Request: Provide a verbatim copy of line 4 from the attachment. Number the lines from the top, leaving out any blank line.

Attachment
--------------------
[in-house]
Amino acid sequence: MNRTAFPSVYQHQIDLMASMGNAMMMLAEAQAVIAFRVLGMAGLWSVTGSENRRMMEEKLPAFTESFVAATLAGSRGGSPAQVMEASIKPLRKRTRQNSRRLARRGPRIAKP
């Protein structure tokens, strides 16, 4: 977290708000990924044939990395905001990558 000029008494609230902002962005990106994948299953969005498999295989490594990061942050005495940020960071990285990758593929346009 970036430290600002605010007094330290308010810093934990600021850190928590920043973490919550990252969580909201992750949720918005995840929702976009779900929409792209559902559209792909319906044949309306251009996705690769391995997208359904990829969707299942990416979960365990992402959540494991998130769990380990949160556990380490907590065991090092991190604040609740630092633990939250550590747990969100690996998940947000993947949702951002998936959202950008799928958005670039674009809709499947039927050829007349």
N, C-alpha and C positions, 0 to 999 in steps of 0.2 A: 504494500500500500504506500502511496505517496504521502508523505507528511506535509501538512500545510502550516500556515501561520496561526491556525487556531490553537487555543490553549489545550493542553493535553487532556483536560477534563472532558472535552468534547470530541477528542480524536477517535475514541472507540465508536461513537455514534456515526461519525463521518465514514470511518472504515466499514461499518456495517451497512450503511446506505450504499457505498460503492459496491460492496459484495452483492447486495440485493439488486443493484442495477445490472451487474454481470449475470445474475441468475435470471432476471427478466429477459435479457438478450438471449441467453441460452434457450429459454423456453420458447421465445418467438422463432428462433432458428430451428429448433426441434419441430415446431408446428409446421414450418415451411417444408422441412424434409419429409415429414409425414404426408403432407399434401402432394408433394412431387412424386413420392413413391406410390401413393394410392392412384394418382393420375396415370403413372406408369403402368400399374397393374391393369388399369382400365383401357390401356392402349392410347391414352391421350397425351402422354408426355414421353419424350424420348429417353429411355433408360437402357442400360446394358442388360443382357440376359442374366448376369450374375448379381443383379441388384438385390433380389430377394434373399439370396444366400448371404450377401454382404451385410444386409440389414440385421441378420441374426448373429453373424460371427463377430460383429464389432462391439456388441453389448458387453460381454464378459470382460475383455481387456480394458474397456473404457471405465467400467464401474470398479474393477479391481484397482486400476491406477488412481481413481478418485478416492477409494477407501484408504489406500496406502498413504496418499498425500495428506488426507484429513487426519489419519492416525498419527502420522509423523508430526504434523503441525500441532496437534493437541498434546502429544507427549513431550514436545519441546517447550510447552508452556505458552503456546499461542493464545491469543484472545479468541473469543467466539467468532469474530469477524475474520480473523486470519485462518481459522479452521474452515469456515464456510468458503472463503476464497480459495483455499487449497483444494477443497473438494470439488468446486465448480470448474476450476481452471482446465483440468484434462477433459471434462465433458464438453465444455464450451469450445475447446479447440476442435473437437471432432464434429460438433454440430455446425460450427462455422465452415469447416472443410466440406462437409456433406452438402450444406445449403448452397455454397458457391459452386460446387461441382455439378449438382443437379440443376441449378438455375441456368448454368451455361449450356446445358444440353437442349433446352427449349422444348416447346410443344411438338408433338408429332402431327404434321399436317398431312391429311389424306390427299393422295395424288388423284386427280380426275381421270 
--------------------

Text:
N, C-alpha and C positions, 0 to 999 in steps of 0.2 A: 504494500500500500504506500502511496505517496504521502508523505507528511506535509501538512500545510502550516500556515501561520496561526491556525487556531490553537487555543490553549489545550493542553493535553487532556483536560477534563472532558472535552468534547470530541477528542480524536477517535475514541472507540465508536461513537455514534456515526461519525463521518465514514470511518472504515466499514461499518456495517451497512450503511446506505450504499457505498460503492459496491460492496459484495452483492447486495440485493439488486443493484442495477445490472451487474454481470449475470445474475441468475435470471432476471427478466429477459435479457438478450438471449441467453441460452434457450429459454423456453420458447421465445418467438422463432428462433432458428430451428429448433426441434419441430415446431408446428409446421414450418415451411417444408422441412424434409419429409415429414409425414404426408403432407399434401402432394408433394412431387412424386413420392413413391406410390401413393394410392392412384394418382393420375396415370403413372406408369403402368400399374397393374391393369388399369382400365383401357390401356392402349392410347391414352391421350397425351402422354408426355414421353419424350424420348429417353429411355433408360437402357442400360446394358442388360443382357440376359442374366448376369450374375448379381443383379441388384438385390433380389430377394434373399439370396444366400448371404450377401454382404451385410444386409440389414440385421441378420441374426448373429453373424460371427463377430460383429464389432462391439456388441453389448458387453460381454464378459470382460475383455481387456480394458474397456473404457471405465467400467464401474470398479474393477479391481484397482486400476491406477488412481481413481478418485478416492477409494477407501484408504489406500496406502498413504496418499498425500495428506488426507484429513487426519489419519492416525498419527502420522509423523508430526504434523503441525500441532496437534493437541498434546502429544507427549513431550514436545519441546517447550510447552508452556505458552503456546499461542493464545491469543484472545479468541473469543467466539467468532469474530469477524475474520480473523486470519485462518481459522479452521474452515469456515464456510468458503472463503476464497480459495483455499487449497483444494477443497473438494470439488468446486465448480470448474476450476481452471482446465483440468484434462477433459471434462465433458464438453465444455464450451469450445475447446479447440476442435473437437471432432464434429460438433454440430455446425460450427462455422465452415469447416472443410466440406462437409456433406452438402450444406445449403448452397455454397458457391459452386460446387461441382455439378449438382443437379440443376441449378438455375441456368448454368451455361449450356446445358444440353437442349433446352427449349422444348416447346410443344411438338408433338408429332402431327404434321399436317398431312391429311389424306390427299393422295395424288388423284386427280380426275381421270 